Data privacy is a core principle of data security that concerns the correct handling of data with respect to consent and regulations. It is intimately connected to data security; one cannot exist without the other.
In a nutshell, practical data privacy revolves around three core concepts:
- Whether data is shared with third parties, and how;
- How information is legally collected and stored; and
- Data privacy standards and legislation that cover a particular region.
Why is data privacy important?
Data is the new currency of big business. Companies draw enormous value from consumer data, and without data gathering and storage safeguards, private information can be stolen and abused for financial gain.
From a business perspective, protecting data is now tantamount to protecting clientele and market hold. With consumers nowadays being more aware of the perils of stolen information, companies go to great lengths to maintain customer relationships by ensuring transparency, consent, lawfulness, and accountability.
Also, privacy forms the basis of one’s freedom. In today’s highly interconnected world, it stands for freedom from undesired and uninvited surveillance, be it as mundane as a company observing customer habits to improve marketability.
What’s the difference between data privacy and data security?
Data privacy is part and parcel of data security. Data security is a practice or culture that aims to protect business and personal information from both internal and external threats. To uphold that practice and ensure its success, the concepts of data privacy — which govern how data is collected, stored, and used — are applied.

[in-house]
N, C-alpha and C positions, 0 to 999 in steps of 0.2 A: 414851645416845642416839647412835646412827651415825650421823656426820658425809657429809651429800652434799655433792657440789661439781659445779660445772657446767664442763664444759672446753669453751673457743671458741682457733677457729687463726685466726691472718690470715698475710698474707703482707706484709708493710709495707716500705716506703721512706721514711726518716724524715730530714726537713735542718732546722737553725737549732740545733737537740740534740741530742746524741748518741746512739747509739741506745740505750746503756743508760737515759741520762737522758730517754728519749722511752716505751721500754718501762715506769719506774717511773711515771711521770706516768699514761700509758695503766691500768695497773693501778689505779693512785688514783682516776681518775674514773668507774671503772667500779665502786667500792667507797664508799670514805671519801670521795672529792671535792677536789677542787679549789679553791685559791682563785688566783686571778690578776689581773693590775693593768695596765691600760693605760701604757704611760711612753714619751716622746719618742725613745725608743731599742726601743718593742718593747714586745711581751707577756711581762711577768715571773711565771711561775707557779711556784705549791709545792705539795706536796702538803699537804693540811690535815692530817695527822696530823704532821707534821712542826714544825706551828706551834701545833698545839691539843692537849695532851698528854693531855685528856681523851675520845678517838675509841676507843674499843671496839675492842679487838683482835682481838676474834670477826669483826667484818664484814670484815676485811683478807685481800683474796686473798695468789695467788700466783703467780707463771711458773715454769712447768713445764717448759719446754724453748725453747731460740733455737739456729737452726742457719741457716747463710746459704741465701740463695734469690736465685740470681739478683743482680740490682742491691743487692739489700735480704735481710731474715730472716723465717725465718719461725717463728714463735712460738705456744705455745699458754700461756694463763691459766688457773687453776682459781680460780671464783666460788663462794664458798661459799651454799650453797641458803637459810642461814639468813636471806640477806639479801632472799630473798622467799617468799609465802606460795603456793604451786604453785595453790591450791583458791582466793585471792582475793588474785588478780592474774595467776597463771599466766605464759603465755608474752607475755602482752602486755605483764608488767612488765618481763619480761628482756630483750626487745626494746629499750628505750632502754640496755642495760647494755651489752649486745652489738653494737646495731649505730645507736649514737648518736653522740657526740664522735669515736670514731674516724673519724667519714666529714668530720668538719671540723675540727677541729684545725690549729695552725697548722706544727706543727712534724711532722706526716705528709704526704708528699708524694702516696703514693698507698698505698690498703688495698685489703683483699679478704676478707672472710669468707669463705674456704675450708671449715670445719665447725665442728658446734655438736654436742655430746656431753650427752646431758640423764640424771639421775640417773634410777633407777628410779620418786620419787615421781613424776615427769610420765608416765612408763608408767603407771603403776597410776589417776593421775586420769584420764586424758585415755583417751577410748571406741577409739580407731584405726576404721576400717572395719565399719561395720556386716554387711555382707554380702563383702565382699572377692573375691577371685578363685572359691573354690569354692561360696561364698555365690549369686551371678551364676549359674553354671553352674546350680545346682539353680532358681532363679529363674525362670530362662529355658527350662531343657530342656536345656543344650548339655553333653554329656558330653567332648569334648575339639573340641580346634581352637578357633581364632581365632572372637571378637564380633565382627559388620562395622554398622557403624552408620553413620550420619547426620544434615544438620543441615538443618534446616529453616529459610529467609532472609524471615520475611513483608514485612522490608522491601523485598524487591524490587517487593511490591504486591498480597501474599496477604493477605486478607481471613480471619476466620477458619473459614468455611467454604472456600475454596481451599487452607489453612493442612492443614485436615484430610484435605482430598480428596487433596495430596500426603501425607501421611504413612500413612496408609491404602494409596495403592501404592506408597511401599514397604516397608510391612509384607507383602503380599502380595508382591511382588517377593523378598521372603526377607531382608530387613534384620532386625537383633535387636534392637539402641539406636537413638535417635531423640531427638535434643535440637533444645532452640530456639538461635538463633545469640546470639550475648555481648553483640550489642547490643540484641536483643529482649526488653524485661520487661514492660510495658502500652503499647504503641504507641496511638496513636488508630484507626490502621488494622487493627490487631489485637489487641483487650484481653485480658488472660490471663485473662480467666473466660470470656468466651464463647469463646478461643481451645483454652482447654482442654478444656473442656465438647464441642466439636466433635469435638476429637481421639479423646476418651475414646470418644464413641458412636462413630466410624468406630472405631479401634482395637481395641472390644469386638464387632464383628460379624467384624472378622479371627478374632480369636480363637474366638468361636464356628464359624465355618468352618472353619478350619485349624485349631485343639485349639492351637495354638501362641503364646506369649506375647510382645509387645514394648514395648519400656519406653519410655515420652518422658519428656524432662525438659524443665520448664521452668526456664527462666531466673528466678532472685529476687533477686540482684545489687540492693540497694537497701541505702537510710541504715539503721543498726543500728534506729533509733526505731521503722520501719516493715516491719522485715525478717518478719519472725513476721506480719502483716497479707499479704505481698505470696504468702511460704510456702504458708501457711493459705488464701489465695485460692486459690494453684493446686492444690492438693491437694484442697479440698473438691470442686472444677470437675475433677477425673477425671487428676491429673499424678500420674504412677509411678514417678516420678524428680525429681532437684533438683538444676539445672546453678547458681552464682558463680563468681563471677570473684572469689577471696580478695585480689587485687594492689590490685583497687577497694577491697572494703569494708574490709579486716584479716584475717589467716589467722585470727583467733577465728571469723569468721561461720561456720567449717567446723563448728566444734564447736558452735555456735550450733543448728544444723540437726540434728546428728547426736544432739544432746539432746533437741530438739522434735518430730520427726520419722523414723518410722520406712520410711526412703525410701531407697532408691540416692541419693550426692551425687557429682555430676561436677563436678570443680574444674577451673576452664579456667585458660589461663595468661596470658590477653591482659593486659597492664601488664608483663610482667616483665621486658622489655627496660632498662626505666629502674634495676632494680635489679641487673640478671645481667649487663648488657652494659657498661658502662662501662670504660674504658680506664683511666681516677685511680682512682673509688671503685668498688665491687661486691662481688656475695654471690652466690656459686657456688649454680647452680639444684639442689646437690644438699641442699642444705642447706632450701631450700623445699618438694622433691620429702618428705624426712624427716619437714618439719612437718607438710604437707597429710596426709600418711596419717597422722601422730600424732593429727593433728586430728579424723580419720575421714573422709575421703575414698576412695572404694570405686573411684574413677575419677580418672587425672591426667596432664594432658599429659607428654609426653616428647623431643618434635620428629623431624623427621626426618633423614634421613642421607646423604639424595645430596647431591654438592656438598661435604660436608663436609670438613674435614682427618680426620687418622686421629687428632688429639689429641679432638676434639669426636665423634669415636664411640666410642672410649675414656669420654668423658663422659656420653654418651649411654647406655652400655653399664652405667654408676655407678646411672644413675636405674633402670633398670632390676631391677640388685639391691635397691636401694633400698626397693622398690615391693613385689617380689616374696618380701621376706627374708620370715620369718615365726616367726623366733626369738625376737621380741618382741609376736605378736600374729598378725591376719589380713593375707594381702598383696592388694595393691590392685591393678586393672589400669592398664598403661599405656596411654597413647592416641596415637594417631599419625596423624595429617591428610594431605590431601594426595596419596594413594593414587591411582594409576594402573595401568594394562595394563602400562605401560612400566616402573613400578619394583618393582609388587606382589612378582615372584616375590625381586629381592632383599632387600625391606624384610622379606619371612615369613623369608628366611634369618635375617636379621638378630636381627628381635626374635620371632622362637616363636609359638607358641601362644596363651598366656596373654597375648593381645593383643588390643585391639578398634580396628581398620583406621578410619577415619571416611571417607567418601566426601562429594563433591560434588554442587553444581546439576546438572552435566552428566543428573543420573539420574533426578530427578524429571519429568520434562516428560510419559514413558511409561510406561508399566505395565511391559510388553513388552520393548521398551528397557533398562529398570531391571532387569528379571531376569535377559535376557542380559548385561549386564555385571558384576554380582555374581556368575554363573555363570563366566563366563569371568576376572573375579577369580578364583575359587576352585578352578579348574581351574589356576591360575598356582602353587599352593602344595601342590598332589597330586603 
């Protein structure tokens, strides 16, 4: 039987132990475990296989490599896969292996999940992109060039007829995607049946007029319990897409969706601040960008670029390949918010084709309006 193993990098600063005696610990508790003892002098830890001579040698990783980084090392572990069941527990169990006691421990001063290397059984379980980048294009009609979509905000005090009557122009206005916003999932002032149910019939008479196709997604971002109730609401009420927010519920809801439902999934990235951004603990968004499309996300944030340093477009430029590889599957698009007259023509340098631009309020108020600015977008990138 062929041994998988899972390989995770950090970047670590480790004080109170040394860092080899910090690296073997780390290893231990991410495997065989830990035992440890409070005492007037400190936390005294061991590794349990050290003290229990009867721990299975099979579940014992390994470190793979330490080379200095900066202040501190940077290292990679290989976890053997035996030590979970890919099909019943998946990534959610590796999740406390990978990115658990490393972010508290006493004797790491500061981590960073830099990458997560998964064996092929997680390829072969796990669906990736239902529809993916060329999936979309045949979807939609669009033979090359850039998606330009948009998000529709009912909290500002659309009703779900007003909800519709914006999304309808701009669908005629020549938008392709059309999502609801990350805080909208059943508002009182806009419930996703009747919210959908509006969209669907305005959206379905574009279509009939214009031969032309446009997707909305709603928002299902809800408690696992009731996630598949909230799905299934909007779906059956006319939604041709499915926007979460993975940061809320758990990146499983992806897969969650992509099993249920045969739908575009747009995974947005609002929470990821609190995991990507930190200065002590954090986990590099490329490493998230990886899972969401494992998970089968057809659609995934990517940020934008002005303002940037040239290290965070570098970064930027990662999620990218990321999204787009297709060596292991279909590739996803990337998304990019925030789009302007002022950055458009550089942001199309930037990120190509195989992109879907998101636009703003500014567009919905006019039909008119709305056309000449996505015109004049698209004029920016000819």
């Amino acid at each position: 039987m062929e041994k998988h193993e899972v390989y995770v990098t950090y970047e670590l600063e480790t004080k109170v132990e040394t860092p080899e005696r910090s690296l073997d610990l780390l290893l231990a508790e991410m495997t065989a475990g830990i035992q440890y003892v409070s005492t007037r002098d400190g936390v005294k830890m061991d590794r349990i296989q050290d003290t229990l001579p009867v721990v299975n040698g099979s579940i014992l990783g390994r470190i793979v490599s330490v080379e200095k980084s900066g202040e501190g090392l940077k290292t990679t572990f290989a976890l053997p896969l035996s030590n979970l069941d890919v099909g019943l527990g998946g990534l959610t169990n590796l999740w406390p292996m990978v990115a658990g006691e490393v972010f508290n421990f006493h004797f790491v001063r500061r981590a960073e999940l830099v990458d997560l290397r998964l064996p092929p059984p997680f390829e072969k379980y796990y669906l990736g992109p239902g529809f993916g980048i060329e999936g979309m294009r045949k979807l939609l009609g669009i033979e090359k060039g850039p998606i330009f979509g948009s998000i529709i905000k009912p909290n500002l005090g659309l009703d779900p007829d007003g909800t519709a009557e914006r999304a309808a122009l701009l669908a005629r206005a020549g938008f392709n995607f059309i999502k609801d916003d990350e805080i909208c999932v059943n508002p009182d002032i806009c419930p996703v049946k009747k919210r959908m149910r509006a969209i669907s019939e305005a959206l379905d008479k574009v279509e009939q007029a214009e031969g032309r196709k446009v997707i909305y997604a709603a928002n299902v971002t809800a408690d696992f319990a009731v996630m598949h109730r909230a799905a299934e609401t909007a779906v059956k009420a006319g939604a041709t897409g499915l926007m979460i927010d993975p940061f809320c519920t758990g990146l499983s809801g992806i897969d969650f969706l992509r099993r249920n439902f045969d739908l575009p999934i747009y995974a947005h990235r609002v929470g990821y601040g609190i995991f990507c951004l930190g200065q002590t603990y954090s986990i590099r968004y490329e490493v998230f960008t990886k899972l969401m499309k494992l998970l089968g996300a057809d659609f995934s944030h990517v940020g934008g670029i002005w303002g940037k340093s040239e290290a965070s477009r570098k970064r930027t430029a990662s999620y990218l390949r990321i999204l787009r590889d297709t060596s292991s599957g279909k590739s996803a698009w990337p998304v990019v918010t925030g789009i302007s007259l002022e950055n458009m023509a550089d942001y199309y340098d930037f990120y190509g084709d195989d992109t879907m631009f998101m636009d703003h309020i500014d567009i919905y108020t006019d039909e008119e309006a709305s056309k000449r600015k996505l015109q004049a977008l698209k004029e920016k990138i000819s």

What are the common data privacy standards?
General Data Protection Regulation (GDPR)
The GDPR is a legal framework that governs the collection and processing of personal data of people who reside within the European Union (EU). So if your business caters to European customers, you are compelled to abide by GDPR rules even if your business is based outside the EU.
The GDPR mandates that a minimum number of data disclosures should be met, and that consumers of a breach or data loss event should be notified in a timely manner.
Gramm-Leach-Bliley Act (GLBA)
Also known as the Financial Services Modernization Act of 1999, the GLBA is a US law concerned with protecting the private data of financial services users.
Under the GLBA, financial services sales personnel are only allowed to manage and market one type of financial product or instrument. The law also compels banks to inform consumers of their data sharing practices and allows consumers to opt out if they do not want their private information to be disclosed.
California Consumer Privacy Act (CCPA)
The CCPA gives California-based consumers additional rights and protections with regards to how businesses handle their private data. If your business serves clients in California, you may be compelled to abide even if your business operates in, say, Las Vegas.
Under the CCPA, businesses are obliged to notify customers in advance that their information will be collected. The law also ensures that consumers can easily exercise their rights as provided by the act.
Health Insurance Portability and Accountability Act (HIPAA)
The HIPAA is a law that sets standards for accessing, storing, and sharing medical information so that it can’t be used fraudulently. It overrides state laws, unless there are existing state laws that are more stringent.
To prevent identity theft, HIPAA standards are enforced on medical policies, technologies, and records management practices. The act also states that noncompliance with these standards is unlawful and can be prosecuted to its fullest extent.
Kortek Solutions cares about your data privacy and the integrity of your information systems. We provide data protection services that meet regulatory standards and prevent catastrophic loss. Give us a call today to learn more.